One of the worst aspects of the Great Recession is not only the persistently high rate of unemployment, but the length of joblessness many have fallen into.

According to the Economic Policy Institute (EPI), a Washington D.C.-based think-tank, in the third quarter of 2010, 43 percent of the unemployed had been looking for work for more than six months, and 22.7 percent had been looking for work for more than a year.

Moreover, two million long-term unemployed – those who have been seeking work for six months or longer – will lose their unemployment insurance benefits before the end of this year if Congress fails to act to maintain extended benefits.

“In the three years since the Great Recession began, there have at times been more than six unemployed workers competing for every job opening,” wrote Andrea Orr, and editor at EPI.

“Today, well over a year since the recession officially ended, there remain five unemployed workers for every job opening. That current ratio is well above the peak of 2.8-to-1 reached in the prior recession and speaks to the difficult odds even the most motivated unemployed worker faces in finding a new job today.”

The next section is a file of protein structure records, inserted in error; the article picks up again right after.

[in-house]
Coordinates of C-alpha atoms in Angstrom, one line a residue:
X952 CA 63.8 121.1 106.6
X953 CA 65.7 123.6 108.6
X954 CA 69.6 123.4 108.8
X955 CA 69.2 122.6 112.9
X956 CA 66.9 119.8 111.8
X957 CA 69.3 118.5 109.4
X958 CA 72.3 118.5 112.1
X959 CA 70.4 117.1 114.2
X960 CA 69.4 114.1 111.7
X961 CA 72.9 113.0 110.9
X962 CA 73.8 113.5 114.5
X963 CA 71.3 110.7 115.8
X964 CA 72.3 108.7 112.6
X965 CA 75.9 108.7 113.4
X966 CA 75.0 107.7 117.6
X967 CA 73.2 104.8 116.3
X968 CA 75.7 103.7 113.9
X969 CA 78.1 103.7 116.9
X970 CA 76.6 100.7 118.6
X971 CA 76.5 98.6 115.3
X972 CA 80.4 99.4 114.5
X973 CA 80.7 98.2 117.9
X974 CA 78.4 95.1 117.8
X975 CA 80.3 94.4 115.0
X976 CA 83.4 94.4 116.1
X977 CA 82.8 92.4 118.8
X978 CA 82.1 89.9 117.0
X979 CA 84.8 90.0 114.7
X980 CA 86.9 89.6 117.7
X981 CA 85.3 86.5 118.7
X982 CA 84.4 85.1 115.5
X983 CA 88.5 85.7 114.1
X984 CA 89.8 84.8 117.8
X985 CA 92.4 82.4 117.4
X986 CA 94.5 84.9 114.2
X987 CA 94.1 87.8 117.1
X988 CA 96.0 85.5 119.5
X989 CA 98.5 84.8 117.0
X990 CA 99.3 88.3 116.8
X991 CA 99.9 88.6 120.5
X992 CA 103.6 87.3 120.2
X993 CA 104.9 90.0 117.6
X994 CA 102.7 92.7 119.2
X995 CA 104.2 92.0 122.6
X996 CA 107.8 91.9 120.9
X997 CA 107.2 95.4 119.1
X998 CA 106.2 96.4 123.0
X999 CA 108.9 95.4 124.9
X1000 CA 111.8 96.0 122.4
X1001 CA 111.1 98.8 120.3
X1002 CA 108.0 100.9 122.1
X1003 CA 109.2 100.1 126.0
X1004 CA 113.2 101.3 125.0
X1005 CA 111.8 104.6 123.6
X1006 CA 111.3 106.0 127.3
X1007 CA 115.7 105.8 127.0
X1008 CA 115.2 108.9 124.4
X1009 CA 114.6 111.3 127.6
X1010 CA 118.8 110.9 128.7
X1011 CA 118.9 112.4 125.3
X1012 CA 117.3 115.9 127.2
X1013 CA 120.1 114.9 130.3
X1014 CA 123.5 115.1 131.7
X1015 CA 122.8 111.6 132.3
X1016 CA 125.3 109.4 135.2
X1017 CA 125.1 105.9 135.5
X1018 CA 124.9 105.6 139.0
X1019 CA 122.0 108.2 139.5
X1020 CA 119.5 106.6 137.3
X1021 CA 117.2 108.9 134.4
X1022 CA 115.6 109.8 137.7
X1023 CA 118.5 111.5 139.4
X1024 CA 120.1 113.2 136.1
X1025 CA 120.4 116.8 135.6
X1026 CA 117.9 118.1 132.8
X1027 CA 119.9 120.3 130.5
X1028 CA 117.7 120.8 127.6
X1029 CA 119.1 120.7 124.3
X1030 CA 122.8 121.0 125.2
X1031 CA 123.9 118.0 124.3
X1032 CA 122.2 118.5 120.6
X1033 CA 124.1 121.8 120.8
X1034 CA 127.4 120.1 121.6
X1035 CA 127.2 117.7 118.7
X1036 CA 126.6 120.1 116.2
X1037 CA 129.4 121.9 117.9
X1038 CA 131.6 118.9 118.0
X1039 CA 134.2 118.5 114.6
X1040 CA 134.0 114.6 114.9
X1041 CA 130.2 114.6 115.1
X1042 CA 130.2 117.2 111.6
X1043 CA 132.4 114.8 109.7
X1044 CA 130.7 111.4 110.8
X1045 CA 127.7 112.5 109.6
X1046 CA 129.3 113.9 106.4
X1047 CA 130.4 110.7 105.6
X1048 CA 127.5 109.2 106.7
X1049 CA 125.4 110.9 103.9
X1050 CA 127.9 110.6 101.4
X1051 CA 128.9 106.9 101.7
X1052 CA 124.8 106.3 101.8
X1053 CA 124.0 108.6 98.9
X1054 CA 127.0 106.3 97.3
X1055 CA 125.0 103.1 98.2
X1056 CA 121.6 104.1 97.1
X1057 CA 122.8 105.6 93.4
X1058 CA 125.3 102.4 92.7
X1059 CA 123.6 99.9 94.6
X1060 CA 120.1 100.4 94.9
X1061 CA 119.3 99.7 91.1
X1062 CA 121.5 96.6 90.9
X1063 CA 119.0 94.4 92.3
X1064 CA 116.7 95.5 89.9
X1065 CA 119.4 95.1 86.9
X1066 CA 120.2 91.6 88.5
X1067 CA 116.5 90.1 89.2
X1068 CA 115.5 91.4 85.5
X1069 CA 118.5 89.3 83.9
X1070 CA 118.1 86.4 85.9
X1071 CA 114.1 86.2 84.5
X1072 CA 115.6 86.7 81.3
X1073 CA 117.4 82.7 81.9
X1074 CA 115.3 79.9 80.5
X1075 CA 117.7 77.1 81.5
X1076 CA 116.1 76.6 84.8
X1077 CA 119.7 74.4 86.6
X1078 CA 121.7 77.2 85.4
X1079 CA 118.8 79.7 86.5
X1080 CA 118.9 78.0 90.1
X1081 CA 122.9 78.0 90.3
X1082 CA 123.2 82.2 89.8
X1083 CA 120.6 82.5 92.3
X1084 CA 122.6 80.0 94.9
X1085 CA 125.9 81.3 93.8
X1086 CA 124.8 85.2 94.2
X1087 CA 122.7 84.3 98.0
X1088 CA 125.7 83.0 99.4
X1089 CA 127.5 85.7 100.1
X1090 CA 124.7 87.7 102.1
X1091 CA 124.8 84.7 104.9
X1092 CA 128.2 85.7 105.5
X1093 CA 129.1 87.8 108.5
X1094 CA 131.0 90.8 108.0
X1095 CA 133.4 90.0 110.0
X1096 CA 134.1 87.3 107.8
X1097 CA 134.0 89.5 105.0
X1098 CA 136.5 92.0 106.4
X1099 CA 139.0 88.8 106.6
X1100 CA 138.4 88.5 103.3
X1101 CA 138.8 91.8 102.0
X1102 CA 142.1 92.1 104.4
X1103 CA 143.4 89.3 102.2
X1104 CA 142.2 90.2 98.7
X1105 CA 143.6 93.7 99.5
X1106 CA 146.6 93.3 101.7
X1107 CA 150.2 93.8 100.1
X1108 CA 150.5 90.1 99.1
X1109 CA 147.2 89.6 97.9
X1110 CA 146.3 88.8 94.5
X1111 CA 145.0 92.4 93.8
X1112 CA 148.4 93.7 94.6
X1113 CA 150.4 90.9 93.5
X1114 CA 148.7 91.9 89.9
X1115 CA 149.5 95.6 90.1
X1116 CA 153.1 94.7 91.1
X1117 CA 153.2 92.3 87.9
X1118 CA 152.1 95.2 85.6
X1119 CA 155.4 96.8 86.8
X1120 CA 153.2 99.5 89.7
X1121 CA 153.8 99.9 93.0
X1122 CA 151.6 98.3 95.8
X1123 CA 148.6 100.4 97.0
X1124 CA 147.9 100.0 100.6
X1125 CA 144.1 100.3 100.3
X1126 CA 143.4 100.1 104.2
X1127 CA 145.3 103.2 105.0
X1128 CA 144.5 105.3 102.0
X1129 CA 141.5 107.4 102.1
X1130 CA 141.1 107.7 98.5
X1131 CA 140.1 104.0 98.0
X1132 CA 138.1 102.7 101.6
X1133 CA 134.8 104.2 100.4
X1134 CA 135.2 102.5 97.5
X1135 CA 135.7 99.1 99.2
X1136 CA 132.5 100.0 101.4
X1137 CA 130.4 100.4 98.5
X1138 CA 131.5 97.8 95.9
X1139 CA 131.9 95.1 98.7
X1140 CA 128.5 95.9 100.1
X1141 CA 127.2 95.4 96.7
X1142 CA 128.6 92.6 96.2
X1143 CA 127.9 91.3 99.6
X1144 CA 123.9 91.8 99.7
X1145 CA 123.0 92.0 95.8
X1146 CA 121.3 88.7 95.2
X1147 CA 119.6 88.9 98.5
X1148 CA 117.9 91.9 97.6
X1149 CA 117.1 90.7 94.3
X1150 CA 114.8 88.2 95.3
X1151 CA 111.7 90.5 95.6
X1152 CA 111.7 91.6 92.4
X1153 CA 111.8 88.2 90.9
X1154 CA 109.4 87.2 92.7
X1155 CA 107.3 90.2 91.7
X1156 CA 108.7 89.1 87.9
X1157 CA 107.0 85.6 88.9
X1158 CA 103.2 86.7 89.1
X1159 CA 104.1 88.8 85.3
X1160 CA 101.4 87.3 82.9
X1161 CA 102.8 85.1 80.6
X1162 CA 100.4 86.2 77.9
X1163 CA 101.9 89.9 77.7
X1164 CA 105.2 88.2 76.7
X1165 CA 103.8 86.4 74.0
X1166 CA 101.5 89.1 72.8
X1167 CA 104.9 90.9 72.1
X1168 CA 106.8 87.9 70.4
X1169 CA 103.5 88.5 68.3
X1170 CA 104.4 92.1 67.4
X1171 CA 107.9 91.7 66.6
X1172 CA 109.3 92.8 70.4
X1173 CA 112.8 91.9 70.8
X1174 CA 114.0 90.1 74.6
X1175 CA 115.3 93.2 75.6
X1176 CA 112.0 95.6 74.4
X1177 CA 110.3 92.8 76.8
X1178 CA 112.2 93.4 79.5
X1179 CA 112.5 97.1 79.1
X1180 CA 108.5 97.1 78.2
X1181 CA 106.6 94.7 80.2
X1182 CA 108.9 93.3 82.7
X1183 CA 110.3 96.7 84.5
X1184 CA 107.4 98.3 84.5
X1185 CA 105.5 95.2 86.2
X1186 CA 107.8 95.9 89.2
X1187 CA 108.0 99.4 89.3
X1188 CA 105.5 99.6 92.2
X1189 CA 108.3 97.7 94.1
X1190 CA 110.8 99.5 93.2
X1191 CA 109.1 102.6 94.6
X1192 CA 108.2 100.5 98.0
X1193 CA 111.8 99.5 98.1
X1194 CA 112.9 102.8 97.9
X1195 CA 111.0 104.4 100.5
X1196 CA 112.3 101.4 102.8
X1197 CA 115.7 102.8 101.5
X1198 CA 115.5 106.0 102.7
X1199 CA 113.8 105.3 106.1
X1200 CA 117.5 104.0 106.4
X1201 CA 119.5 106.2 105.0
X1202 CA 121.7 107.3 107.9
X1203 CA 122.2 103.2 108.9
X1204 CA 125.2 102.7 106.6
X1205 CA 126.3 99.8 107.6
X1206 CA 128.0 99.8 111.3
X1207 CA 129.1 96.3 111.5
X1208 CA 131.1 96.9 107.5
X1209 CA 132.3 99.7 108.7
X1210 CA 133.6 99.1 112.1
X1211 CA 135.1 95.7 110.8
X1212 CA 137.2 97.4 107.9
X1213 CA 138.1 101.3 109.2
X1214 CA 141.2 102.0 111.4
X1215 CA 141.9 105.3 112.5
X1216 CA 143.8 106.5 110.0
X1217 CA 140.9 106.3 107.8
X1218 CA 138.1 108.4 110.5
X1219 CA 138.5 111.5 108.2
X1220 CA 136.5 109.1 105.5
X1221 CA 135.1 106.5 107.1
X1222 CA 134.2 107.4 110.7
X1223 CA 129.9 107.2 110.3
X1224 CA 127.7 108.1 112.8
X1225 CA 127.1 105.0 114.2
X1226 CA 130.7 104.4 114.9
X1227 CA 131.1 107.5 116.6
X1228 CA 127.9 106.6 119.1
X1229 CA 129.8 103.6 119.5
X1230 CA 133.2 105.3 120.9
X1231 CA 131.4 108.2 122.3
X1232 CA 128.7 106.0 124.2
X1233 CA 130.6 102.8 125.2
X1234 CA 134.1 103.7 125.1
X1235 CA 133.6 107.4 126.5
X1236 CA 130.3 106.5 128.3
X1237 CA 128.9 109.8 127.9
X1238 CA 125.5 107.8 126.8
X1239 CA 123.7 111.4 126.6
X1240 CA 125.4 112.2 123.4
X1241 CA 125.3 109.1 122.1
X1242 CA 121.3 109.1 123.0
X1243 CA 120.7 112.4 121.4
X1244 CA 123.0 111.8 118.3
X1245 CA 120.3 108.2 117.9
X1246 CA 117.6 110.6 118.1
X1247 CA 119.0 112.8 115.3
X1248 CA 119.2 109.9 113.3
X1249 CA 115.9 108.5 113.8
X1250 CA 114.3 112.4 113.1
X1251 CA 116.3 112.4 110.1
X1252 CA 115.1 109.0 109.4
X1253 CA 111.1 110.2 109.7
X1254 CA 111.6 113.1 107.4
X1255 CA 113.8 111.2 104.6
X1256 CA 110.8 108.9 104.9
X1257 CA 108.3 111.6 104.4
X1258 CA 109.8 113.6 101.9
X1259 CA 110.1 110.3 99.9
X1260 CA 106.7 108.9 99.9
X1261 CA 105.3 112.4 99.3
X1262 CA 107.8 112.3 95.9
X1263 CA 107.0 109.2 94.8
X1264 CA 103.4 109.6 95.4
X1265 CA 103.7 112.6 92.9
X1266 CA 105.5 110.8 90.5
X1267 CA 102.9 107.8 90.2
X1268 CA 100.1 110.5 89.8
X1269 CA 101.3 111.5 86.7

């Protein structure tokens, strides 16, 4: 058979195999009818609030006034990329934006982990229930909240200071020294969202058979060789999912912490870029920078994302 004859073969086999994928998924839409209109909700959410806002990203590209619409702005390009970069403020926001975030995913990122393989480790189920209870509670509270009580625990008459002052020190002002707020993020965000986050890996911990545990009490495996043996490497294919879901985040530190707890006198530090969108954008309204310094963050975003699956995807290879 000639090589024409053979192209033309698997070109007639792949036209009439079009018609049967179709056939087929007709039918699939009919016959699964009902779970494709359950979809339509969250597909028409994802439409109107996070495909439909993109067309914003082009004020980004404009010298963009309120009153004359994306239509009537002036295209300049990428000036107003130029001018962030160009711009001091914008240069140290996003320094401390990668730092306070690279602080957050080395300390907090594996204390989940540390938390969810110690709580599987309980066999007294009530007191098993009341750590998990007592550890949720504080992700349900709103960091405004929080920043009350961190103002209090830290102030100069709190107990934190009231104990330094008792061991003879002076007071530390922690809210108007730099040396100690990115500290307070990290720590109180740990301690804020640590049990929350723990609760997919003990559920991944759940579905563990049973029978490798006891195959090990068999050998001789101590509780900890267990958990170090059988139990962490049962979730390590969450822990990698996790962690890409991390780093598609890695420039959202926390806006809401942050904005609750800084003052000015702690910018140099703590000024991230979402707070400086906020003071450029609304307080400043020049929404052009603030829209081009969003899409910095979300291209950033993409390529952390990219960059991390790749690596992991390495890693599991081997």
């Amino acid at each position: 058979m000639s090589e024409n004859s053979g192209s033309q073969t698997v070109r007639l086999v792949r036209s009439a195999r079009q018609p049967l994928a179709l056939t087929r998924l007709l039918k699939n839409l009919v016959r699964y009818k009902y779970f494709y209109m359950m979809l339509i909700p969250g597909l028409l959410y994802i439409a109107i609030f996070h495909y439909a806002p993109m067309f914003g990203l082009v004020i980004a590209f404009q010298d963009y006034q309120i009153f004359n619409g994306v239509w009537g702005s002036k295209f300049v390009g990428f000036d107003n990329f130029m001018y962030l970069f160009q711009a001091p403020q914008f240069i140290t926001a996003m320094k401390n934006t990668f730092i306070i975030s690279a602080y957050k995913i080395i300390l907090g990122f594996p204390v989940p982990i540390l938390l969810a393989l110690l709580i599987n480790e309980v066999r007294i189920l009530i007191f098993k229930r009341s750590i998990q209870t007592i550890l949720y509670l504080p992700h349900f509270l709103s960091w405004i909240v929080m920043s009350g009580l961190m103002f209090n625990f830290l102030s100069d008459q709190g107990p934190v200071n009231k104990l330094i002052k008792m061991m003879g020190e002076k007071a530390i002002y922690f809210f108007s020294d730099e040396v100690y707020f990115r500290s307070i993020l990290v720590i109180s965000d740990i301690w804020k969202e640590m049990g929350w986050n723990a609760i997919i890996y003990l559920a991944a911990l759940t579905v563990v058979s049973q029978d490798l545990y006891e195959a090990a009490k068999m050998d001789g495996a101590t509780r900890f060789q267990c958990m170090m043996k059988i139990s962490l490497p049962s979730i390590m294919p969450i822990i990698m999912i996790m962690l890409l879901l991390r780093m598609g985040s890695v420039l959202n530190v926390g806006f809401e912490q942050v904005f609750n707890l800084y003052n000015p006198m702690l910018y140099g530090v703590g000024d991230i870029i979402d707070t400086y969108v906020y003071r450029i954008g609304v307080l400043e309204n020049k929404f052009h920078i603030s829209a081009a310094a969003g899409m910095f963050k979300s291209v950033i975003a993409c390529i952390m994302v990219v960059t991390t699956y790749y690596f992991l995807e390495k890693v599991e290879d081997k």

Orr notes that critics of extended unemployment insurance often maintain that giving money to people who cannot find work removes the incentive to look for work.

“The actual people who are trying to make ends meet on unemployment benefits tell a different story: one of desperately seeking work while fearing their unemployment benefits will be cut off before they find another job,” she added.

EPI president Lawrence Mishel and economist Heidi Shierholz recently calculated the fiscal benefits of extending unemployment insurance and found that, in addition to saving millions of people from poverty, it would generate more than 700,000 full-time equivalent jobs.

Those findings are consistent with a Congressional Budget Office analysis earlier this year, which found that providing unemployment insurance is the most effective way to stimulate the economy, Orr indicated.

“If you give money to someone who is unemployed and has been unemployed for a year, they are going to spend it the next day,” Jesse Rothstein, Chief Economist at the U.S. Department of Labor, said.

In the past, Congress responded to the severe jobs crisis with multiple extensions to the standard 26 weeks of unemployment insurance, Orr stated, but each extension has been short-lived and unless they are maintained, unemployed workers who have been receiving benefits even a few days beyond six months could be cut off.

House Democrats announced Thursday that they will bring a bill to the floor to extend federal unemployment insurance for another 90 days. The current unemployment extension runs out at the end of this month.

House Democrat Steny Hoyer of Maryland said that while many Democrats favor a yearlong extension of the benefits, a three-month extension is a much more feasible goal.

I think every Democrat will vote for it. I'm hopeful that the Republicans will vote for it. Hoyer said.

Democrats will bring the measure up as a suspension bill, which means it will require the approval of two-thirds of the House to pass.